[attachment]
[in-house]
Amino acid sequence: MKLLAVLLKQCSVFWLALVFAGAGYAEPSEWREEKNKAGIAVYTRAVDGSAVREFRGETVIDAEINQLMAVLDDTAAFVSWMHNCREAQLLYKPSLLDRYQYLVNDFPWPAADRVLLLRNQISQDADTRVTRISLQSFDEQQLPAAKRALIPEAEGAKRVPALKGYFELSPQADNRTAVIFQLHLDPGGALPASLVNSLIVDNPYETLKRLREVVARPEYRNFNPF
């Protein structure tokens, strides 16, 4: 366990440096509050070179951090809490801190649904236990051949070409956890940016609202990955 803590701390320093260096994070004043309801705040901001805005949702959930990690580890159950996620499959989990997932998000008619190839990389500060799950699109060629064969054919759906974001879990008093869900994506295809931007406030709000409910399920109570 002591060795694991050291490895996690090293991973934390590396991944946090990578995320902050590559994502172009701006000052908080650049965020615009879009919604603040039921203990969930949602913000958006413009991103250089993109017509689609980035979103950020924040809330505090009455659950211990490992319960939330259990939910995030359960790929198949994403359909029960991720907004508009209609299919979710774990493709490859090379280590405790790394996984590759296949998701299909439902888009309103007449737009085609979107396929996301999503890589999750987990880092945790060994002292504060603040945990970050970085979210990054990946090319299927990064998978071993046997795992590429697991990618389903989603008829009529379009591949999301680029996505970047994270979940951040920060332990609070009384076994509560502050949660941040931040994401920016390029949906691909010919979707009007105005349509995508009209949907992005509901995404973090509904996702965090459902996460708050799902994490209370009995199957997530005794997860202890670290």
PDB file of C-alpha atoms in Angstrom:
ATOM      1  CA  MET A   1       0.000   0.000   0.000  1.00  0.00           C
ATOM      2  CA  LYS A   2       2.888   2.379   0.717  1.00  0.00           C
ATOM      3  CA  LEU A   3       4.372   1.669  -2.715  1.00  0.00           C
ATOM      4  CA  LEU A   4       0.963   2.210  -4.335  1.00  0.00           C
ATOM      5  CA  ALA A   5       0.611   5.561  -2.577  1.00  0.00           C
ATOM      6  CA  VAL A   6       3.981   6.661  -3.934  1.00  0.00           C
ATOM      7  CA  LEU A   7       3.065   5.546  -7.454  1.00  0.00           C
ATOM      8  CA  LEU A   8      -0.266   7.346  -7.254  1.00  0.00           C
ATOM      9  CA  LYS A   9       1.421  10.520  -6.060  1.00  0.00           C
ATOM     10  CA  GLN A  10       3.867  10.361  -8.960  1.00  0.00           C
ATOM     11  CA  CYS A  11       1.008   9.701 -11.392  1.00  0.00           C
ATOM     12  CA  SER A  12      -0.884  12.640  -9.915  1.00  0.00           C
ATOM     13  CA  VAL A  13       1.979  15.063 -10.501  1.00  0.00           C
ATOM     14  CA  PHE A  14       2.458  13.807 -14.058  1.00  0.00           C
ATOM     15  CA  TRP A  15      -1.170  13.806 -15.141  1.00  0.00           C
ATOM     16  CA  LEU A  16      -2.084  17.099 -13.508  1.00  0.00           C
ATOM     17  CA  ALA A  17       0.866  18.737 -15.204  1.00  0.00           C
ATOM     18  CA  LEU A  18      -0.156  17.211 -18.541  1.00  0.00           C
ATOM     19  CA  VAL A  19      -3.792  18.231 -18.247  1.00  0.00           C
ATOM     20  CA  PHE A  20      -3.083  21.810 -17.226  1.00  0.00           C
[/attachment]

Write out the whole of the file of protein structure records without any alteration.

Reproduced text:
[in-house]
Amino acid sequence: MKLLAVLLKQCSVFWLALVFAGAGYAEPSEWREEKNKAGIAVYTRAVDGSAVREFRGETVIDAEINQLMAVLDDTAAFVSWMHNCREAQLLYKPSLLDRYQYLVNDFPWPAADRVLLLRNQISQDADTRVTRISLQSFDEQQLPAAKRALIPEAEGAKRVPALKGYFELSPQADNRTAVIFQLHLDPGGALPASLVNSLIVDNPYETLKRLREVVARPEYRNFNPF
């Protein structure tokens, strides 16, 4: 366990440096509050070179951090809490801190649904236990051949070409956890940016609202990955 803590701390320093260096994070004043309801705040901001805005949702959930990690580890159950996620499959989990997932998000008619190839990389500060799950699109060629064969054919759906974001879990008093869900994506295809931007406030709000409910399920109570 002591060795694991050291490895996690090293991973934390590396991944946090990578995320902050590559994502172009701006000052908080650049965020615009879009919604603040039921203990969930949602913000958006413009991103250089993109017509689609980035979103950020924040809330505090009455659950211990490992319960939330259990939910995030359960790929198949994403359909029960991720907004508009209609299919979710774990493709490859090379280590405790790394996984590759296949998701299909439902888009309103007449737009085609979107396929996301999503890589999750987990880092945790060994002292504060603040945990970050970085979210990054990946090319299927990064998978071993046997795992590429697991990618389903989603008829009529379009591949999301680029996505970047994270979940951040920060332990609070009384076994509560502050949660941040931040994401920016390029949906691909010919979707009007105005349509995508009209949907992005509901995404973090509904996702965090459902996460708050799902994490209370009995199957997530005794997860202890670290």
PDB file of C-alpha atoms in Angstrom:
ATOM      1  CA  MET A   1       0.000   0.000   0.000  1.00  0.00           C
ATOM      2  CA  LYS A   2       2.888   2.379   0.717  1.00  0.00           C
ATOM      3  CA  LEU A   3       4.372   1.669  -2.715  1.00  0.00           C
ATOM      4  CA  LEU A   4       0.963   2.210  -4.335  1.00  0.00           C
ATOM      5  CA  ALA A   5       0.611   5.561  -2.577  1.00  0.00           C
ATOM      6  CA  VAL A   6       3.981   6.661  -3.934  1.00  0.00           C
ATOM      7  CA  LEU A   7       3.065   5.546  -7.454  1.00  0.00           C
ATOM      8  CA  LEU A   8      -0.266   7.346  -7.254  1.00  0.00           C
ATOM      9  CA  LYS A   9       1.421  10.520  -6.060  1.00  0.00           C
ATOM     10  CA  GLN A  10       3.867  10.361  -8.960  1.00  0.00           C
ATOM     11  CA  CYS A  11       1.008   9.701 -11.392  1.00  0.00           C
ATOM     12  CA  SER A  12      -0.884  12.640  -9.915  1.00  0.00           C
ATOM     13  CA  VAL A  13       1.979  15.063 -10.501  1.00  0.00           C
ATOM     14  CA  PHE A  14       2.458  13.807 -14.058  1.00  0.00           C
ATOM     15  CA  TRP A  15      -1.170  13.806 -15.141  1.00  0.00           C
ATOM     16  CA  LEU A  16      -2.084  17.099 -13.508  1.00  0.00           C
ATOM     17  CA  ALA A  17       0.866  18.737 -15.204  1.00  0.00           C
ATOM     18  CA  LEU A  18      -0.156  17.211 -18.541  1.00  0.00           C
ATOM     19  CA  VAL A  19      -3.792  18.231 -18.247  1.00  0.00           C
ATOM     20  CA  PHE A  20      -3.083  21.810 -17.226  1.00  0.00           C